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Billie Sol Estes, 88; built Texas­-sized legacy of scandals

Billie Sol Estes arrived at court in El Paso, Texas, to face myriad federal charges.

1962 File/Ferd Kaufman/AP

Billie Sol Estes arrived at court in El Paso, Texas, to face myriad federal charges.

NEW YORK — Billie Sol Estes, a fast-talking Texas swindler who made millions, went to prison, and captivated America for years with mind-boggling agricultural scams, payoffs to politicians, and bizarre tales of covered-up killings and White House conspiracies, was found dead Tuesday at his home in Granbury, Texas. He was 88.

His daughter Pamela Padget said he died in his sleep and was found in his recliner.

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Nonexistent fertilizer tanks. Faked mortgages. Bogus cotton-acreage allotments. Farmers in four states bamboozled. Strange ‘‘suicides,’’ including a bludgeoned investigator shot five times with a bolt-action rifle. Assassination plots. Jimmy Hoffa and Fidel Castro. Jack Ruby and Lee Harvey Oswald.

The rise and fall of Billie Sol Estes was one of the sensations of the postwar era: the saga of a good-ol'-boy con man who created a $150 million empire of real and illusory enterprises that capitalized on his contacts in Washington and the gullibility and greed of farmers, banks, and agriculture businesses.

He was a Bible-thumping preacher who gave barbecues for governors and senators, rode his bike to work in Pecos, Texas, and his airplane to Washington, and was named one of America’s 10 outstanding young men of 1953 by the US Junior Chamber of Commerce. Later, autographed photos of John F. Kennedy, Harry S. Truman, Lyndon B. Johnson and others lined his walls.

As his empire crumbled in 1962, the notoriety of Billie Sol, as nearly everyone called him, might have been passing had it not been for the bodies that kept cropping up, for the bribery scandals, and for Mr. Estes’ lurid accounts of how it all happened and who was involved.

Many of his statements were self-serving and never proved — particularly allegations about Johnson. Mr. Estes said he had given millions to Johnson, and that Johnson, while he was vice president, had ordered seven killings and then set up the assassination of Kennedy in 1963 to become president.

The Estes chronicles filled newspapers and magazines, inspired books and songs, created lines for comedians and conspiracy theorists, and played out politically in myriad ways. Scandal-loving Americans lapped them up. Mr. Estes’ smiling, dimpled moon face — with a liquid fertilizer tank in the background — was on the cover of Time magazine on May 25, 1962, then its all-time best-selling issue.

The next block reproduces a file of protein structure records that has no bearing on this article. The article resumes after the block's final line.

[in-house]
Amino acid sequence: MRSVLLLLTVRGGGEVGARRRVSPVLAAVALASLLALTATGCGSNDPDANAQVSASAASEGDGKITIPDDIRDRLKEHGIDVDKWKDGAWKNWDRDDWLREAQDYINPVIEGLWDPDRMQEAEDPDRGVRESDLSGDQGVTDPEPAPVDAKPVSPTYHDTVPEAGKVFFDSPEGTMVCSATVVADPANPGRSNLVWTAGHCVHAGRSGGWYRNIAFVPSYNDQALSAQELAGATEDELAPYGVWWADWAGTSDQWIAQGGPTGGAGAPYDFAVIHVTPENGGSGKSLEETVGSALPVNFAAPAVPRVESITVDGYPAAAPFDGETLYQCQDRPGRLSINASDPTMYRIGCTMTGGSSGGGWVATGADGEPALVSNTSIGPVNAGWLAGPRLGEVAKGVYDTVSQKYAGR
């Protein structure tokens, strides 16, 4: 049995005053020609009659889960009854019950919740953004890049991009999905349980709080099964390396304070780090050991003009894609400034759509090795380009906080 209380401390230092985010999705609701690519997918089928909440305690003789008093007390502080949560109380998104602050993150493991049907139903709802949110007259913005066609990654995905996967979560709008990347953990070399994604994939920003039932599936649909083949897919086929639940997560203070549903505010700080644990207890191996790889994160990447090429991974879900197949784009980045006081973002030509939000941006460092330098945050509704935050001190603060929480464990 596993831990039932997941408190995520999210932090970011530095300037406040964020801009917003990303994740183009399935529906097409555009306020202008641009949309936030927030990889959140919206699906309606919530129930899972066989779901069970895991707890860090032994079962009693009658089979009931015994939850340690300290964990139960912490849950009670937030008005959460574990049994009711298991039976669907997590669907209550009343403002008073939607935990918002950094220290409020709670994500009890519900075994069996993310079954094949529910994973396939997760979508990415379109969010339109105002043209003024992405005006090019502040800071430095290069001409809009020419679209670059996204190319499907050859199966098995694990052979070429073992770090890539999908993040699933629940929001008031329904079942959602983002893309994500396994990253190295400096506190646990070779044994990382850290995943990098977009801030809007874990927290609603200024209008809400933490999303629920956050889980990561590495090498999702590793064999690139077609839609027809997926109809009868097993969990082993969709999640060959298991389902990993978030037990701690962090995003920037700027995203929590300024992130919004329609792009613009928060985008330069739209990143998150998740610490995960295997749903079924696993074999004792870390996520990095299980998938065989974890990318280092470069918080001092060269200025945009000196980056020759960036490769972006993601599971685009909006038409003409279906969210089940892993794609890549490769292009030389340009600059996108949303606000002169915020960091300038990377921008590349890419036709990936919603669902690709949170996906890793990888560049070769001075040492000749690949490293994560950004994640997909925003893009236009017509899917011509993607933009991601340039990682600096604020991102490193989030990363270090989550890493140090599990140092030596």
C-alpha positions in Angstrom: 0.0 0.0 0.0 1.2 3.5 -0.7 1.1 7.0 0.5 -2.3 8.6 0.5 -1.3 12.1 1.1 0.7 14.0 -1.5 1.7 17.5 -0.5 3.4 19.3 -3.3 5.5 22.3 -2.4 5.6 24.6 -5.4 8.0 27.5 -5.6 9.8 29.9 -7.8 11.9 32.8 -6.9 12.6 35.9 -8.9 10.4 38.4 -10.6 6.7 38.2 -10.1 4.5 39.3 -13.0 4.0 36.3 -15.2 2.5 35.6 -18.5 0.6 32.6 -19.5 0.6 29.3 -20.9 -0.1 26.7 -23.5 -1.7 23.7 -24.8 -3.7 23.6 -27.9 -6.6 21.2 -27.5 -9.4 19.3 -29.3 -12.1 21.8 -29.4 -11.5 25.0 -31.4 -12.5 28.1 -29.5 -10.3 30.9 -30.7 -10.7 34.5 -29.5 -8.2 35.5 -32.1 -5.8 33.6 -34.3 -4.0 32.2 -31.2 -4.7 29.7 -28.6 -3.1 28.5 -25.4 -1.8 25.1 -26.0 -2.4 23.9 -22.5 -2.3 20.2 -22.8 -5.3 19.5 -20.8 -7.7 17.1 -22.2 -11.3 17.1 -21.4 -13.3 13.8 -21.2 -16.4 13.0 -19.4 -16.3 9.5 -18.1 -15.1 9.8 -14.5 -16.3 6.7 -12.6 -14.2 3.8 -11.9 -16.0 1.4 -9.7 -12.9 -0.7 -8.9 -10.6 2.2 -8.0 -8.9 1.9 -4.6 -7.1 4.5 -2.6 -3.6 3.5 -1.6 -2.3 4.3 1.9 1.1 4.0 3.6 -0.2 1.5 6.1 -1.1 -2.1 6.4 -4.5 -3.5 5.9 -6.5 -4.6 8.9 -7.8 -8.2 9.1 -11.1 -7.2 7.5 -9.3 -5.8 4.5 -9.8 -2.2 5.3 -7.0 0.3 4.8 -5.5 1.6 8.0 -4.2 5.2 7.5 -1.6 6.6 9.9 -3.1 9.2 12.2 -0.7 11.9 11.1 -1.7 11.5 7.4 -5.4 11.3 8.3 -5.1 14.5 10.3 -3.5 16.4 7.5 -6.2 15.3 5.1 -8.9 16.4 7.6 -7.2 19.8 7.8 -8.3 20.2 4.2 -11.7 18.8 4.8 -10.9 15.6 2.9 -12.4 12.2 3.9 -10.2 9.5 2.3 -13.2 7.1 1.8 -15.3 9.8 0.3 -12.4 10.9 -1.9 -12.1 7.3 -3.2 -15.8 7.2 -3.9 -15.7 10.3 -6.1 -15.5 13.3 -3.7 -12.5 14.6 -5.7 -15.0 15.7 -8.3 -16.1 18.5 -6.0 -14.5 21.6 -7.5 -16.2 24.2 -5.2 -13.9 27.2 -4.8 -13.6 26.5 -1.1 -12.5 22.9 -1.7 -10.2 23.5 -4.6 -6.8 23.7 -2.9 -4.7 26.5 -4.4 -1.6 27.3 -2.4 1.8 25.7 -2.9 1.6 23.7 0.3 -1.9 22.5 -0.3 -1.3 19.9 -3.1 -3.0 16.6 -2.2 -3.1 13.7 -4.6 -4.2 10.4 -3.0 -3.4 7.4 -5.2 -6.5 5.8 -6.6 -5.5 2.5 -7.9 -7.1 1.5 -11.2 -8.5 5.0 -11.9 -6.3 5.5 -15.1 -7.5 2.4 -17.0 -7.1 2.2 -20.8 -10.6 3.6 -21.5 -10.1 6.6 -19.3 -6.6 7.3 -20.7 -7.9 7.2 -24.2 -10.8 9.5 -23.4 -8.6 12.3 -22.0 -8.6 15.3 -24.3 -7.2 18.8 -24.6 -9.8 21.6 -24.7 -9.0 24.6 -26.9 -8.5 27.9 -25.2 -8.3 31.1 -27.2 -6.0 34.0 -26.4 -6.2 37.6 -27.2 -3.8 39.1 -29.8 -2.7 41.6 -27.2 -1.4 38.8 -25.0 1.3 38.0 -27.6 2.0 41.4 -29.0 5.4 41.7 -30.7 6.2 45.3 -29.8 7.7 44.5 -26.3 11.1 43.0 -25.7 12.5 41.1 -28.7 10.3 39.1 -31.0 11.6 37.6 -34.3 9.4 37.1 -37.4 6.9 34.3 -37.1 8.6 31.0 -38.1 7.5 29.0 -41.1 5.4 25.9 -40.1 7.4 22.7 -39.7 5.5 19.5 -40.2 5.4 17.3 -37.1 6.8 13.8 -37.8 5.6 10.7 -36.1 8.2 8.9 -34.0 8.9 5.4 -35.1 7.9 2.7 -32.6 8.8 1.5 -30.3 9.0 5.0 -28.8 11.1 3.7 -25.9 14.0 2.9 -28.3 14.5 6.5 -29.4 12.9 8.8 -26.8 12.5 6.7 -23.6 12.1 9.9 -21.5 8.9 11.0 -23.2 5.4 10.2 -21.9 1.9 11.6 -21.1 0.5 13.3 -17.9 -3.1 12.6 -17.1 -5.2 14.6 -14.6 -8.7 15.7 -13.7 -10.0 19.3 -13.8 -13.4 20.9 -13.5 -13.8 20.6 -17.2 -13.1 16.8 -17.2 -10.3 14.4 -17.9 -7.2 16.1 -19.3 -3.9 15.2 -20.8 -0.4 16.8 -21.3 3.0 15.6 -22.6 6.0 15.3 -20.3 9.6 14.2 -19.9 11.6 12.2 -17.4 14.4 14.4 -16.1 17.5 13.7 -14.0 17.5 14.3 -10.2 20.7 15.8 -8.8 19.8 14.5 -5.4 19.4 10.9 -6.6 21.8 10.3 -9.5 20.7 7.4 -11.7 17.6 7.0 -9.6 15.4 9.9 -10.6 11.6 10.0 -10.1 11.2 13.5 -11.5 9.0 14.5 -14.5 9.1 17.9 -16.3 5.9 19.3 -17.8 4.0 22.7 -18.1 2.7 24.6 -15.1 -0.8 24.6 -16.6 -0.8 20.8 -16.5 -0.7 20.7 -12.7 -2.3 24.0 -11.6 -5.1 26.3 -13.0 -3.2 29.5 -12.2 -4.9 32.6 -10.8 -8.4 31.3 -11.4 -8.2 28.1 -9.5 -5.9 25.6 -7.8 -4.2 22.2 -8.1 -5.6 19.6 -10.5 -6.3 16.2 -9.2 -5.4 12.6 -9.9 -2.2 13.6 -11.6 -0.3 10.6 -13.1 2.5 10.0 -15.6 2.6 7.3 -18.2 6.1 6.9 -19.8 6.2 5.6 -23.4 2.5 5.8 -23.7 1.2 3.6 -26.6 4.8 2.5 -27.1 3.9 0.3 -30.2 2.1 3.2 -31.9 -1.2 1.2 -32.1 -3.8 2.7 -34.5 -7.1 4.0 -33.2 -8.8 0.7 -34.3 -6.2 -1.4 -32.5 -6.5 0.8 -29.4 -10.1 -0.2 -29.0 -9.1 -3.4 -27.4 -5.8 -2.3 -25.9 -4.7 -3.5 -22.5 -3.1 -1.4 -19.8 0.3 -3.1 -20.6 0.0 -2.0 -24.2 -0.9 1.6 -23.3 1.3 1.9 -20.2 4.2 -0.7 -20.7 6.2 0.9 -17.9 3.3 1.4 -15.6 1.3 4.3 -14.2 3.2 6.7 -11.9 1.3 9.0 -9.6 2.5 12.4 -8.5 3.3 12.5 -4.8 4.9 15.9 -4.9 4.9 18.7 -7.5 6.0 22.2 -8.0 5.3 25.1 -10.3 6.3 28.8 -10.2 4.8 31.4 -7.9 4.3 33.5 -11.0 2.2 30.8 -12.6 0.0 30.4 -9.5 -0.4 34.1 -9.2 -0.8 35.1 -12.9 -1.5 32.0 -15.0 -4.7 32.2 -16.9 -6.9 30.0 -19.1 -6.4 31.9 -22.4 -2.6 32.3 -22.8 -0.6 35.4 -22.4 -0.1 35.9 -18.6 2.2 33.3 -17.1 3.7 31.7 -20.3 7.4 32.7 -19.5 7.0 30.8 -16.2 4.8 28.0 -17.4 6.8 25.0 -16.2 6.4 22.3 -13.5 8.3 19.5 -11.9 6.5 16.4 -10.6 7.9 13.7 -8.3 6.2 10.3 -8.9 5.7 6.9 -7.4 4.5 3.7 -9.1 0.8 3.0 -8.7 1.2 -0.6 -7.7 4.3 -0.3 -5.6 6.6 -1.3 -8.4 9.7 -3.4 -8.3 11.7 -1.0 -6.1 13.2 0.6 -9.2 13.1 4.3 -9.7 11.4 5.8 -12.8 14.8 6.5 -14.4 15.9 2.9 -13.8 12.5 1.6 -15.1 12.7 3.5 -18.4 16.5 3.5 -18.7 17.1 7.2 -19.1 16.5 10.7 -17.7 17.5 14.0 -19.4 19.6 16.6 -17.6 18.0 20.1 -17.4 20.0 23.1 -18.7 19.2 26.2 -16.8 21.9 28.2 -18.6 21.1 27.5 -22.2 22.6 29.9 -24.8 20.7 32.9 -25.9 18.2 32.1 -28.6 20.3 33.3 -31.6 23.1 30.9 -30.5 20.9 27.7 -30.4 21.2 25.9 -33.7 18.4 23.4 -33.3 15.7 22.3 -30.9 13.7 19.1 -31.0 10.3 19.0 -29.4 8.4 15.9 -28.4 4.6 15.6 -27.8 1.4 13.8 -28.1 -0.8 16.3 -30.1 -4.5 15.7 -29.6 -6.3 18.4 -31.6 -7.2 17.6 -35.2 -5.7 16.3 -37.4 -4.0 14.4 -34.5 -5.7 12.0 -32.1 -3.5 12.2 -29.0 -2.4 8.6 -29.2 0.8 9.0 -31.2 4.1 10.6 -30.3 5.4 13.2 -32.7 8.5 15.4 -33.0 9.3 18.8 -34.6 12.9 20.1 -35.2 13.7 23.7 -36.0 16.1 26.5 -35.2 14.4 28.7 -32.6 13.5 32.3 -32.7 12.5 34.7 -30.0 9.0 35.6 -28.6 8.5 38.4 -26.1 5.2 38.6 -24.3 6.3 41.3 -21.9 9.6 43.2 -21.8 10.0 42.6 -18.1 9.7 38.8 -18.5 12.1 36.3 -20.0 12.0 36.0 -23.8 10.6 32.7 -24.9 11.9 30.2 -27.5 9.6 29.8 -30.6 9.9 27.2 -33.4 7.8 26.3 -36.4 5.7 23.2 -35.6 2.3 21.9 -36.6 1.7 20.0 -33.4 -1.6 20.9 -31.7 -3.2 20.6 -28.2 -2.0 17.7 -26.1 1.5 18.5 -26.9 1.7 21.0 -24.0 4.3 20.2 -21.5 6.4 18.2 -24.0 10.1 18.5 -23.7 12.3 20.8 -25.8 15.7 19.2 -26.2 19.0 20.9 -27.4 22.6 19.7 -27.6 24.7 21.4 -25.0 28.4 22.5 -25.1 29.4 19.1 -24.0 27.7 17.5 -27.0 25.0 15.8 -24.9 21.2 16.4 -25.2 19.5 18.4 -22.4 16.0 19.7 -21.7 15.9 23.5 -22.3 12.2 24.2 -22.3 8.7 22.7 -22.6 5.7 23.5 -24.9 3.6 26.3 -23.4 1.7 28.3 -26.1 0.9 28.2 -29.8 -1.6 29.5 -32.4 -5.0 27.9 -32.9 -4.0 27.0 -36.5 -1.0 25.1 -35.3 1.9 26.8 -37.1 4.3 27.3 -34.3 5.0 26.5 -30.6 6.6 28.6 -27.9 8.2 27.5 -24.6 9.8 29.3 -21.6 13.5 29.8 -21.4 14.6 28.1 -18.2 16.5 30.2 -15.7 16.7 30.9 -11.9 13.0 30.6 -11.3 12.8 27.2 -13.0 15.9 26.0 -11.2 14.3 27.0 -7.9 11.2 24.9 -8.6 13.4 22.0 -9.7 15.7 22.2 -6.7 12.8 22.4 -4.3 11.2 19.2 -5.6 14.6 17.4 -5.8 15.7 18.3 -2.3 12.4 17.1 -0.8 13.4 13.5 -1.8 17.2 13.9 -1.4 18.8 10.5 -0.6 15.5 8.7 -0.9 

“This government is staying right on Mr. Estes’ tail,’’ a harried Kennedy said at an overflowing news conference as he, Attorney General Robert F. Kennedy and Agriculture Secretary Orville L. Freeman were thrown on the defensive by almost daily revelations in the serpentine scandal.

Administration officials were fired. Congressmen who had taken favors were mortified. Scores of FBI agents were dispatched to Texas to investigate suspicious deaths. Richard M. Nixon, then running for governor in California, called it ‘‘the biggest national scandal since Teapot Dome.’’

Born near Clyde, Texas, Billie Sol Estes showed early promise as a financier. At 13, he received a lamb as a gift, sold its wool for $5, bought another lamb and went into business. At 15, he sold 100 sheep for $3,000. By 18, he had $38,000.

In the late 1950s, he launched a bewildering array of interlocking enterprises involving liquid fertilizer, grain elevators, illegally borrowed money, secret payments, and sham mortgages. It leaned heavily on government programs that compensated farmers for storing surplus grain.

The cover was blown in early 1962, when The Pecos Independent and Enterprise published an expose on thousands of mortgages for nonexistent fertilizer tanks. The articles, which did not name Mr. Estes, won a Pulitzer Prize for investigative reporting and led to an avalanche of investigations.

Mr. Estes was arrested in frauds that reached from farms in Texas to the halls of Washington. Three agriculture officials were fired for taking bribes. An assistant secretary of labor who took $1,000 resigned.

Soon after the indictments, however, Mr. Freeman, the agriculture secretary, disclosed that a key investigator on the case, Henry Marshall, had been found dead — bludgeoned on the head, with nearly fatal amounts of carbon monoxide in his bloodstream, and five chest gunshot wounds. Local officials ruled it suicide, but the body was exhumed and the cause changed to homicide.

Six other men tied to the case also died. Three perished in accidents, including a plane crash. Two were found in cars filled with carbon monoxide and were declared suicides. Mr. Estes’ accountant was also found dead in a car with a rubber tube connecting its exhaust to the interior but no poisonous gases were found in the body.

In 1963, Mr. Estes was convicted on federal charges and sentenced to 15 years. After exhausting appeals and serving six years, he was paroled in 1971. In 1979, he was convicted of tax fraud and served four more years.

In 1984, in what he called a voluntary statement to clear the record, Mr. Estes told a Texas grand jury that Johnson, as vice president in 1961, had ordered that Marshall be killed to prevent him from disclosing Johnson’s ties to the conspiracies. He said a Johnson aide, Malcolm Wallace, had shot him.

The Justice Department asked Estes for more information, and the response was explosive. For a pardon and immunity, he promised to detail eight killings arranged by Johnson, including Kennedy’s.

As with similar allegations in books, articles and documentaries, none of the Mr. Estes claims could be proved. Johnson had died in 1973, and everyone else was also dead.

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